Wednesday, March 07, 2018

contra scotosis

There is a willful blindness in the West when it comes to reckoning with Islam. Dr. V dredges up this 2016 article, which deals with the problem of willful blindness versus seeing truly.

The fact that there are multiple ways of construing Islam hardly makes the Blind Sheikh’s literal construction wrong. The blunt fact of the matter is that, in this contest of competing interpretations, it is the jihadists who seem to be making sense because they have the words of scripture on their side—it is the others who seem to be dancing on the head of a pin. For our present purposes, however, the fact is that the Blind Sheikh’s summons to jihad was rooted in a coherent interpretation of Islamic doctrine. He was not perverting Islam—he was, if anything, shining a light on the need to reform it.

Another point, obvious but inconvenient, is that Islam is not a religion of peace. There are ways of interpreting Islam that could make it something other than a call to war. But even these benign constructions do not make it a call to peace. Verses such as “Fight those who believe not in Allah,” and “Fight and slay the pagans wherever ye find them, and seize them, beleaguer them, and lie in wait for them in every stratagem of war,” are not peaceful injunctions, no matter how one contextualizes.


  1. Good read. I found this paragraph to be an eye-opener:

    "Contrast this with the constitution that the U.S. government helped write for post-Taliban Afghanistan, which showed no awareness of the opposition of Islamic and Western law. That constitution contains soaring tropes about human rights, yet it makes Islam the state religion and sharia a principal source of law—and under it, Muslim converts to Christianity have been subjected to capital trials for apostasy."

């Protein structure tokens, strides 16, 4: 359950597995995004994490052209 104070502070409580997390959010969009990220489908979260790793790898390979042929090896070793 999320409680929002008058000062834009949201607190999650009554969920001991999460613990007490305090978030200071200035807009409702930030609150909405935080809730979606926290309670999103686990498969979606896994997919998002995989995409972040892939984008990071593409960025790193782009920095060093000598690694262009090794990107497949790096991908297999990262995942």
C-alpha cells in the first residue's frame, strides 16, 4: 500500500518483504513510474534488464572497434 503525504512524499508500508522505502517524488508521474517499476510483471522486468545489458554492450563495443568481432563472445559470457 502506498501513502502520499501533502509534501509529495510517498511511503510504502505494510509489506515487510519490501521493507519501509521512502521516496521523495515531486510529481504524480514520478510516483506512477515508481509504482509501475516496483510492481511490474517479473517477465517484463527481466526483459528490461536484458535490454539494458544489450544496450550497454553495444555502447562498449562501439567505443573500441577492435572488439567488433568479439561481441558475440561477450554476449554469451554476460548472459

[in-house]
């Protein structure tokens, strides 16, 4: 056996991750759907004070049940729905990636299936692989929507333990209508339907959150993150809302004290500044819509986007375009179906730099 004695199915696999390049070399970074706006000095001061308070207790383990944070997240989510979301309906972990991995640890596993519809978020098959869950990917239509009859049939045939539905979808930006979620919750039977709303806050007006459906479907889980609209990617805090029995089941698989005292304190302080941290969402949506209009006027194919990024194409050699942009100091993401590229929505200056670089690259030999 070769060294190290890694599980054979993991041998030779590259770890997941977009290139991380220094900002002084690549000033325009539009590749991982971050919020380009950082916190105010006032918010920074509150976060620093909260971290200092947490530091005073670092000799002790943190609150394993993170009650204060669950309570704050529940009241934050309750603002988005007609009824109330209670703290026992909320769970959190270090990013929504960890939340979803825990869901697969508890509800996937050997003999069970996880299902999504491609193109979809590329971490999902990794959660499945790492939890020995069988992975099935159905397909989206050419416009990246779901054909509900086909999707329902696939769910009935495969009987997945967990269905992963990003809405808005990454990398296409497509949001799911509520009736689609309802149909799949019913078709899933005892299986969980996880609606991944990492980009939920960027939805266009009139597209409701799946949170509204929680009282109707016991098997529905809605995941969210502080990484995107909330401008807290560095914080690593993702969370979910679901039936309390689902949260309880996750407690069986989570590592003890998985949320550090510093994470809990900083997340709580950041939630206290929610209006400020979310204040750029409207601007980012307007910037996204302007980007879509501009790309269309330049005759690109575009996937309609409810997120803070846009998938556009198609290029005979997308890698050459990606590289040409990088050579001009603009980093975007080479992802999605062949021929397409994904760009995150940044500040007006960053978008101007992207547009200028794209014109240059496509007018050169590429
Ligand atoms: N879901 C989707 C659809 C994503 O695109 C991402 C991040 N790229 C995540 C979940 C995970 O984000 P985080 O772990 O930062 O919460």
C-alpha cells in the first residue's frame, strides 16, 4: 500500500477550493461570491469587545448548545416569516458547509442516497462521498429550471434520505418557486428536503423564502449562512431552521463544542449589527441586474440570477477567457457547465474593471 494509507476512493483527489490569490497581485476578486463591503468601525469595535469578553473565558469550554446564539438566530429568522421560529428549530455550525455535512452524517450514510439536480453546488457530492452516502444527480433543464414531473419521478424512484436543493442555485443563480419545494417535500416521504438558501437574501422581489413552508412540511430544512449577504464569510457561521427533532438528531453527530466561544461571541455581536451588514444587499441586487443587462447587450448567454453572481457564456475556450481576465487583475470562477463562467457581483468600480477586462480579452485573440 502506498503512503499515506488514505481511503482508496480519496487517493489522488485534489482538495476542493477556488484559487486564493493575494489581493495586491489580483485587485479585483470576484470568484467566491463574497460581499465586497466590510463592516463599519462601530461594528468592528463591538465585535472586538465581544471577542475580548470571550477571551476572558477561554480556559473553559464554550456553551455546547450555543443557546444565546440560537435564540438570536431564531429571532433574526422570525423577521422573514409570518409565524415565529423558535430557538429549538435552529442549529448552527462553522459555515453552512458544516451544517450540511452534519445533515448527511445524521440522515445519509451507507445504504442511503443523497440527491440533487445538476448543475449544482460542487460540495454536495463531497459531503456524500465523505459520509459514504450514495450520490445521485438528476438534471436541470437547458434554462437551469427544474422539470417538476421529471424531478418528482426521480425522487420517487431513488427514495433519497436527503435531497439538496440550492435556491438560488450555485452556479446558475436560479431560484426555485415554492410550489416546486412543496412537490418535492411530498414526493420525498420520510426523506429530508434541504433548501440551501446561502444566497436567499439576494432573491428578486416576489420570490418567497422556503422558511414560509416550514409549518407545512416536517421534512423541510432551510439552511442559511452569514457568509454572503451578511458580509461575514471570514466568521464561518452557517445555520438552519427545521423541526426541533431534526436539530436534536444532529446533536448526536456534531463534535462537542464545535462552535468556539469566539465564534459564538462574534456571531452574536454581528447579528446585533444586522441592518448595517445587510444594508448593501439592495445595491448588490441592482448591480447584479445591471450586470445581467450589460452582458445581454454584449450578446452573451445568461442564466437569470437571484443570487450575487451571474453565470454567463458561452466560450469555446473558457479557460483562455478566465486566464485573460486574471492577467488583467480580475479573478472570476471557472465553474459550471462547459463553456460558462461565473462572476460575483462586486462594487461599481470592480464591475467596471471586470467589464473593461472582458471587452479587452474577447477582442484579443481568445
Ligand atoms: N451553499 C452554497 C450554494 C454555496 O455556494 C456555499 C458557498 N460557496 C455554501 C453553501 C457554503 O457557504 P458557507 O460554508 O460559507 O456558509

I had no idea this was the case. Kind of mind-blowing.

    I wonder what the answer here is. There are some pretty violent passages in the Old Testament (the Israelites on more than one occasion were ordered by God to essentially commit genocide, for example), but I'm pretty sure I've never heard of Jews stoning someone for, say, adultery. What has to happen in the Islamic world to leave behind the elements that are unacceptable in our modern world?

  2. For a long time, the talk has been that "Islam needs a Reformation." This general sentiment has taken on several specific flavors, as you can imagine, but one of the most compelling is the idea that, if a Reformation is to occur, it needs to sprout from within and not be imposed from without because, per basic human psychology, Muslims won't accept an imposed Reformation (they would also, of course, balk at the use of such a redolently Christian term)—and understandably so. I've mentioned, once or twice on this blog, the notion that something like that may already have occurred with the advent of Sufism. Mainly, I've argued that Sufis start from the same scriptural bases as other Muslims, but interpret the scripture and doctrines mystically, thus leading to a radically pacifist strain of Islam. (This has also been why I've stood against conservatives who argue that Islam is inherently toxic and irredeemable. There's nothing at all necessary about the violent strains of Islam we see today, and Sufism stands as evidence for my view.)

    I once embedded a video interview with a liberal Muslim who wants to reform Islam from within. He's got his work cut out for him!

  3. I've always found Sufism fascinating--it does indeed strike me as a reformist movement of sorts. And the Sufis also have Rumi going for them, which is nice.

  4. And this is why you're my friend: you slip a Carl Spackler reference alongside a mention of Rumi.

  5. Well, you're one of the few people I know who would have gotten both parts of that.



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